1-4. Essential Spider-Man Vols. 1-4
Stan Lee's self-hyped "Marvel Age Of Comics" began with the publication of Fantastic Four #1, but it didn't really get its pizzazz until Lee and artist Steve Ditko created teenage nerd Peter Parker and his alter ego, the more confident and charismatic Spider-Man. While Lee milked the high-school soap opera and indulged his passion for slangy dialogue, Ditko created strikingly spare and often cartoony designs for Spider-Man's gallery of grotesque villains. The collaborators got up to speed quick in the 20-odd issues reprinted in Essential Spider-Man Vol. 1, and by the period represented in the second volume, they'd mastered the series' pace and tone, balancing white-knuckle action with slow-burning serialized adventures. Ditko was long gone by the time Spider-Man swung his way into the late '60s, in the stories reprinted in volumes 3 and 4, but those collections are almost as vital for the way they show Lee and artist John Romita engaging directly with their growing college audience, throwing in hipster references and amping up the fun. Re-reading all four volumes–the most essential of the bargain-priced, black-and-white Marvel Essentials book series–is like watching a pop-culture revolution unfold, month by month.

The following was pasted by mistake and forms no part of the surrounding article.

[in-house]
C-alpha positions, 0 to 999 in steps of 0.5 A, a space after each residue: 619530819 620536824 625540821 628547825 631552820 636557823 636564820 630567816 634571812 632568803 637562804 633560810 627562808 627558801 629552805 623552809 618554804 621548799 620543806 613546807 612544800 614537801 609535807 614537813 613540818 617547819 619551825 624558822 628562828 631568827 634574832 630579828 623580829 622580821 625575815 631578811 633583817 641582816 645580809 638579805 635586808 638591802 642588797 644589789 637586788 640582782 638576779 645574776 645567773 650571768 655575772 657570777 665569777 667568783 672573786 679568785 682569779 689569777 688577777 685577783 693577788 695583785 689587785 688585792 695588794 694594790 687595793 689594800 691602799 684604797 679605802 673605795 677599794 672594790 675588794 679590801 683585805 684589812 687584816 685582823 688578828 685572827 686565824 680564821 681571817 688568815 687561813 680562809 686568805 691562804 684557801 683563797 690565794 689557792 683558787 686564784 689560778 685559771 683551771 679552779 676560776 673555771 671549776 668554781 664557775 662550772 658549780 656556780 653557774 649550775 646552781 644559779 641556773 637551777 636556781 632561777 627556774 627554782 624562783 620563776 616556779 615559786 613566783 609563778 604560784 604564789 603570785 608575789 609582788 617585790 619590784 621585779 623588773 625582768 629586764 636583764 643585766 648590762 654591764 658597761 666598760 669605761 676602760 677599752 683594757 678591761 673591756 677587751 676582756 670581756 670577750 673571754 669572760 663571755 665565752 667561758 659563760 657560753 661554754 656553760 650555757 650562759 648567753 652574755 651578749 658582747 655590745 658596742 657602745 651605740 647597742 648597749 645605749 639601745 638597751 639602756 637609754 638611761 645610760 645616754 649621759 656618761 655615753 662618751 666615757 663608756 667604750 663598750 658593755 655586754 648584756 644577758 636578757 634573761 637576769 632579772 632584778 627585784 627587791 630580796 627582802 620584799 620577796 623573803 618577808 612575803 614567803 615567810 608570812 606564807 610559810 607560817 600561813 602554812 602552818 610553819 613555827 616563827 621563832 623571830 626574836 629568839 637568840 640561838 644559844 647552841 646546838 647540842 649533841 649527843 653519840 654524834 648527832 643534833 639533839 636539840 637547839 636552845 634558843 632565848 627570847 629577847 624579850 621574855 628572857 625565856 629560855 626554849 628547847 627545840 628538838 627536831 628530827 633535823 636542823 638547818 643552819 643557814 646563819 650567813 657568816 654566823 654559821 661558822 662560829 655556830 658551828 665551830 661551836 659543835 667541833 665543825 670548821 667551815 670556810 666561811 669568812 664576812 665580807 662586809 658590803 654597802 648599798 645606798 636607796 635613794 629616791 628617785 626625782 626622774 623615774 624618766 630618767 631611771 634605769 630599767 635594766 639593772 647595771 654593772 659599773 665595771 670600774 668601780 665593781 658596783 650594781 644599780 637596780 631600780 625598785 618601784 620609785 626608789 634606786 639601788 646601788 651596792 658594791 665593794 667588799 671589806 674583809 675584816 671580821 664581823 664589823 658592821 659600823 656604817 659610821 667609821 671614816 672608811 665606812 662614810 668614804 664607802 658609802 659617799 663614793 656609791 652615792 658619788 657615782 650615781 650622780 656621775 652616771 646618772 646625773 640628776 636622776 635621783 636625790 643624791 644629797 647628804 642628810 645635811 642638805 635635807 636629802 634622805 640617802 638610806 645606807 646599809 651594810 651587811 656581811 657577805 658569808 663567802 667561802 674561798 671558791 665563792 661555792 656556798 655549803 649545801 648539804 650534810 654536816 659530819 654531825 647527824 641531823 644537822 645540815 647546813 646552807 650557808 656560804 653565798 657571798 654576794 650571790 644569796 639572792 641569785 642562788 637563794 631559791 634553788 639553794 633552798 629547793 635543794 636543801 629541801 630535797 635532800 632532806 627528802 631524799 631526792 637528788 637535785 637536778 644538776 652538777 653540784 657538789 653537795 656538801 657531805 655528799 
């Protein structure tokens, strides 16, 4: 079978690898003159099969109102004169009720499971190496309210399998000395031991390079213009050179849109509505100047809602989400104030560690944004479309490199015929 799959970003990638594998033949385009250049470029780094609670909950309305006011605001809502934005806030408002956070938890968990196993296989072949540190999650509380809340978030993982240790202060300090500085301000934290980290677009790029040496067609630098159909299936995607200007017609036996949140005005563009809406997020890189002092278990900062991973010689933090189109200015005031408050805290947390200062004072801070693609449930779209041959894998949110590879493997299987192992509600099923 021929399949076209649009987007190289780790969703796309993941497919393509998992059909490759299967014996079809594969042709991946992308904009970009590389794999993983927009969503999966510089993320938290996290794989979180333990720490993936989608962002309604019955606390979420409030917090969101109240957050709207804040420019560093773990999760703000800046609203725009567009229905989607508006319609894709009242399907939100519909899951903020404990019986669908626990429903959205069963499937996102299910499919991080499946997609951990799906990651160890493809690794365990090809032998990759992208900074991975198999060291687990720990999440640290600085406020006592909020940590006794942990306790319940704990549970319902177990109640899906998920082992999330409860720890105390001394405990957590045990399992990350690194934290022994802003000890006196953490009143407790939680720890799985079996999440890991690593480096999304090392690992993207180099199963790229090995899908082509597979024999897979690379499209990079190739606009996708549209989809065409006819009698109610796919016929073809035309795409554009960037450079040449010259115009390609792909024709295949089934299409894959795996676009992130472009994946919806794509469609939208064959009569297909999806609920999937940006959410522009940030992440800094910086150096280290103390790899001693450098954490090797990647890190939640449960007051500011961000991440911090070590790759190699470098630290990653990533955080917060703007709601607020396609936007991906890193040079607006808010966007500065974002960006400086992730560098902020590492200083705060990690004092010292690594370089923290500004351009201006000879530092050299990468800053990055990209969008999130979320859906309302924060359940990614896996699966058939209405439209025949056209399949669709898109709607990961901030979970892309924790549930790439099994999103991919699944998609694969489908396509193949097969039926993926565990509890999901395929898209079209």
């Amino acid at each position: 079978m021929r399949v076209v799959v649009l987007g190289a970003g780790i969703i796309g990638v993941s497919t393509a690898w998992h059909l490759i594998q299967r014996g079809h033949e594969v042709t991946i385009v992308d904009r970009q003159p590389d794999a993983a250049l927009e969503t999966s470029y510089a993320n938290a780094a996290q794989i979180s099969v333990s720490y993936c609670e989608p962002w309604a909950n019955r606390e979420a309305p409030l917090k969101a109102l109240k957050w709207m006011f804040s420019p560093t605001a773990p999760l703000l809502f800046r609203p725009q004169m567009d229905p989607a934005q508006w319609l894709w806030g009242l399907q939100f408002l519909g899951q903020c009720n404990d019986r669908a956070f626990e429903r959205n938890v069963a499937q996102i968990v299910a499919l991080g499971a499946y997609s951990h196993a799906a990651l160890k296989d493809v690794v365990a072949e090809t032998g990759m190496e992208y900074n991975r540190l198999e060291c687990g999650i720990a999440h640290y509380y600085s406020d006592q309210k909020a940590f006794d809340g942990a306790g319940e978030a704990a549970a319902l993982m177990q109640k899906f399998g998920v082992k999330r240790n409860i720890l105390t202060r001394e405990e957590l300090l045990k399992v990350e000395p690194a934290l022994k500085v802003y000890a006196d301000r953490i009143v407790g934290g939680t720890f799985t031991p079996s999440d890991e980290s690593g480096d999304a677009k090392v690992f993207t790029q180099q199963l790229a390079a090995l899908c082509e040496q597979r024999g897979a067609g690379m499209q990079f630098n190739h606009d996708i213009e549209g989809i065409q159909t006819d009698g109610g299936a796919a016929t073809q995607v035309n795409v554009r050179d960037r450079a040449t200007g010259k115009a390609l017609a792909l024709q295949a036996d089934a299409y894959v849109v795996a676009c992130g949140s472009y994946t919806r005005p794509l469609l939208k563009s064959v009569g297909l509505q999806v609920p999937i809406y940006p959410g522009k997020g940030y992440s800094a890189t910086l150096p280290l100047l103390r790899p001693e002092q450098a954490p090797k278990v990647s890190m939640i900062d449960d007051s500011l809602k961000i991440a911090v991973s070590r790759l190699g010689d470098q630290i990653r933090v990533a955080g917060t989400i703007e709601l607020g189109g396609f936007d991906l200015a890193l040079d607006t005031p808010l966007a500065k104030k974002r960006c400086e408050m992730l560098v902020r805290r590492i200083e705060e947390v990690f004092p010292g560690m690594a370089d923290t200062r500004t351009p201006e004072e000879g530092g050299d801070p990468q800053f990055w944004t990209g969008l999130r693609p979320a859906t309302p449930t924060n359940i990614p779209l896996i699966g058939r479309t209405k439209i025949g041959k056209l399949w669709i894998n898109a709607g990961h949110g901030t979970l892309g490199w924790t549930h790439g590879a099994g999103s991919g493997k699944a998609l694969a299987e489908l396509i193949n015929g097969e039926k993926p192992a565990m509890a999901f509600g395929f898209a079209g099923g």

5. Essential Dr. Strange Vol. 1
6-7. Essential Fantastic Four Vols. 3-4
8. Essential Silver Surfer Vol. 1
9. Essential Howard The Duck Vol. 1
10. Essential X-Men Vol. 2
The '60s version of The X-Men never found a consistent theme, but when writer Chris Claremont and artist Dave Cockrum helped revive the team in the mid-'70s, they picked up on the industry-wide trend of heroic outsiders, and made their merry band of mutants not so merry. The "New" X-Men were angrier, moodier, and more harried, as they zipped from one life-threatening adventure to the next with few breathers. They were also just as middlingly popular with readers as the original X-Men, until Cockrum left the book (about midway through the issues collected in Essential X-Men Vol. 1) and was replaced by the more polished and dazzlingly detail-oriented John Byrne. Claremont and Byrne went on a white-hot run, the bulk of which is captured in the second Essential X-Men volume, as they tied the "outcast hero" trend to Lee and Ditko's relentless, cliffhanger-heavy Spider-Man pacing. The duo created a zeitgeist-capturing juggernaut that, for better and worse, was to quirky early-'70s superhero comics what Jaws and Star Wars were to pensive early-'70s American movies. There have been some worthy new Marvel series in the decades since, but with the Claremont/Byrne X-Men, the Marvel hero arguably mutated to its final, superior form.